Find, embrace cultural differences abroad

It’s just the first week of school and I can’t sleep. I’m having a seriously difficult time trying to go to sleep before 2 a.m., and I can’t wake up before noon. This may sound incredibly normal to some of you upperclassmen, but I can assure that this is not the norm for me. I have odd sleeping habits now because I spent the past summer in Spain.

After debating internships, taking classes or even a possible summer job, I finally decided that I wanted to leave campus. So I did —in a pretty big way.

This summer I participated in the Spain LBAT programs, one in Cádiz — a small peninsula in the south of Spain and the other in Madrid—the industrial and political capital of the country. My summer was a whirlwind of travel, beach time and cultural immersion.

I wandered the narrow, winding cobblestones in Toledo, picnicked along the banks of the River Guadalquivir in Sevilla, visited some of Hemingway’s old haunts in Madrid and watched the sun set over Gaudi’s Park Güell in Barcelona. I drank Spanish wine, ate authentic paella and salsa-danced on the beach. The entire summer was simply a dream.

The best part of all of this was that I occasionally had to go to class, but I finished the summer with a minor in Spanish and a stronger grasp of both a language and the culture from which it came.

However, there were a couple of things I really would have loved to know before even stepping on the plane for the ten hour flight to Madrid. In order to truly savor the richness of the pieces of culture that you will be experiencing, one word is key: research. That is my one regret from this summer. I honestly did not always understand what I was seeing when looking at a piece of architecture, or the history behind it.

The following is a list of things of which every student who travels abroad, in Spain or otherwise, should be aware.

First is indoor air-conditioning. It does not exist anywhere in Spain. This is not new technology. Seriously, I looked it up. In all of the old palaces and cathedrals we visited, there are often tall ceilings, open entryways and even fountains to help deal with the ever-burdening heat that spans Spanish summers. For whatever reason, this style of architecture was lost between the time of the Arab occupation in Spain and modern day, because no such thing exists in the modern Spanish household.  I’m originally from the South, and thus I can usually deal with heat. But I often found myself lingering in doorways of banks and supermarkets when walking home from the school just to get a respite from the high temperatures.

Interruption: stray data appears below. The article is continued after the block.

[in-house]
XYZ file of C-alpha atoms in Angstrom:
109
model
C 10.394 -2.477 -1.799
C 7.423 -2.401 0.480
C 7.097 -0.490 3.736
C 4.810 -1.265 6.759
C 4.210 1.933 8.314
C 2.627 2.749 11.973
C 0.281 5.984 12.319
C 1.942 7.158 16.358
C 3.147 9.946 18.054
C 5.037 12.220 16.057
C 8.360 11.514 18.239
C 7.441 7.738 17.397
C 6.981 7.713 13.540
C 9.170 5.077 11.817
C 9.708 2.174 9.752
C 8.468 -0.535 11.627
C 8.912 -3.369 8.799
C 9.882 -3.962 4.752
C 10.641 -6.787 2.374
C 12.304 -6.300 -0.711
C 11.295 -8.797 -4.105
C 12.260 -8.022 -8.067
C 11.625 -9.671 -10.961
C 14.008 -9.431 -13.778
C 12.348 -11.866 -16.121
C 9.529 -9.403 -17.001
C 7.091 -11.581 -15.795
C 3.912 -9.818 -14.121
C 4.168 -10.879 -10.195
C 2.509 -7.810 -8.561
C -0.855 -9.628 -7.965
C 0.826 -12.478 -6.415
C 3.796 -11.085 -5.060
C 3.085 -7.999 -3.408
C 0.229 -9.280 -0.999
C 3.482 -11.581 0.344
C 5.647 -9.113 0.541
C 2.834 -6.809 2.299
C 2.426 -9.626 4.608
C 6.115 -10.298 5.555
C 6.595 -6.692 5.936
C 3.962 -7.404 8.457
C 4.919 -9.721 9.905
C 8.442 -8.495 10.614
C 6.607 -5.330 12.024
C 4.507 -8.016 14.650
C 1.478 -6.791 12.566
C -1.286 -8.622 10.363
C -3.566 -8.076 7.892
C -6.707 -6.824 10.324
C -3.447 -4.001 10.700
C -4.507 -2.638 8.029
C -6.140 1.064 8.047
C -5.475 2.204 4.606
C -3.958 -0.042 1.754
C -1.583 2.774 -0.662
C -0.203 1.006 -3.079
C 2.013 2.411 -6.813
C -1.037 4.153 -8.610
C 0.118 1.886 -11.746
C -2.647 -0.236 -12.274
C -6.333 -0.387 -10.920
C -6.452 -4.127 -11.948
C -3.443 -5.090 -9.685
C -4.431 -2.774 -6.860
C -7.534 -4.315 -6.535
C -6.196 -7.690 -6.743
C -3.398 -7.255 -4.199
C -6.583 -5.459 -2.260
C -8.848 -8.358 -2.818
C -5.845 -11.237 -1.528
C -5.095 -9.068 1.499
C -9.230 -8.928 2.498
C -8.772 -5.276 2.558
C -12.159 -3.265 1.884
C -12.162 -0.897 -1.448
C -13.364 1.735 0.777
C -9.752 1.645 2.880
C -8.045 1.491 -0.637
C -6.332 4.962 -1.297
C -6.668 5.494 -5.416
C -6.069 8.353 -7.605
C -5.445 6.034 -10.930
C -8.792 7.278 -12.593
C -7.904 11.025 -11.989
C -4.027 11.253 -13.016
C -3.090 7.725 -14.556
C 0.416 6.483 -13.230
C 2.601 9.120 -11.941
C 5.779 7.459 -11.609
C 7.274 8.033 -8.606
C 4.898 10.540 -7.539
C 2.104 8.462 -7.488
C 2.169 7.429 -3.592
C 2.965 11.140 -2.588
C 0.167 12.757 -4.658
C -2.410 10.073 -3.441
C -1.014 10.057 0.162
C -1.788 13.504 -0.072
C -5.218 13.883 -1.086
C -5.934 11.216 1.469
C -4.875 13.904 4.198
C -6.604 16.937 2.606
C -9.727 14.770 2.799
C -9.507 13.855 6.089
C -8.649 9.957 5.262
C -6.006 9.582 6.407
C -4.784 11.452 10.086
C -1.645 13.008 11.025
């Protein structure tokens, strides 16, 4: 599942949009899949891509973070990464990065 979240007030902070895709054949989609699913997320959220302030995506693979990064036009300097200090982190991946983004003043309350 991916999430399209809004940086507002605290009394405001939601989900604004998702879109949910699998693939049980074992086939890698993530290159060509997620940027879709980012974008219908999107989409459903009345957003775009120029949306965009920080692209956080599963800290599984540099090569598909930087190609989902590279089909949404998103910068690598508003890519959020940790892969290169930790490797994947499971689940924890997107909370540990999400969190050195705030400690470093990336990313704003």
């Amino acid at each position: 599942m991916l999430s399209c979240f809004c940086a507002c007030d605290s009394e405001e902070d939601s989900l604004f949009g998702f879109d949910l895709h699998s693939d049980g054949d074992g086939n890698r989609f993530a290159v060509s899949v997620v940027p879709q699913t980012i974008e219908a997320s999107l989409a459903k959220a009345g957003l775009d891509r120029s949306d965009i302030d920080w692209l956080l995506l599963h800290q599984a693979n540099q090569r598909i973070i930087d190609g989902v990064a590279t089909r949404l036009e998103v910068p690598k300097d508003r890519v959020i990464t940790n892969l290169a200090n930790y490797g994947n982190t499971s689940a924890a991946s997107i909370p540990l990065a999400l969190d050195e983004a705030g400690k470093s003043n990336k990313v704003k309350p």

Second is public restrooms. They don’t exist there. And if there is one, there isn’t toilet paper….which often leads to creative and ingenious methods of using the facilities.

Third, breakfast. My favorite meal of the day. Apparently, no one eats breakfast in Spain. When we were in Cádiz, my host parents thought my roommate and I were crazy when we wanted more than just a piece of bread. In our hostel in Madrid, we paid almost ten Euros a day for a cup of café con leche and prepackaged bread. (I do have to concede that a regular cup of Spanish coffee is superior to anything I’ve ever had at Starbucks).

Fourth, sleep. No one sleeps. Everyone stays up late. Really late. On the weekends, the dance clubs that are incredibly popular with the under-twenty age demographic don’t even open until after 3 a.m. Also, siestas are a myth. Our Spanish professors just used them as incentives to get us to stay awake in class, but then we had to come back in the afternoons (during siesta time) for our classes with our American professors, because they follow an American schedule.

The most important piece of advice I could give to any student interested in traveling abroad, however, would be to blend in as often as possible. I truly felt like I was absorbing the Spanish culture when cashiers and waiters asked me to pay in Spanish, instead of assuming I was American and asking in English. Eat local cuisine, read up on the current political climate of where you are headed and travel whenever possible.  Talk to locals and listen to the music that is popular wherever you are. Read some newspapers and try to go to see a movie in a new language.

Truly experience your new environment. I did, and I loved it.

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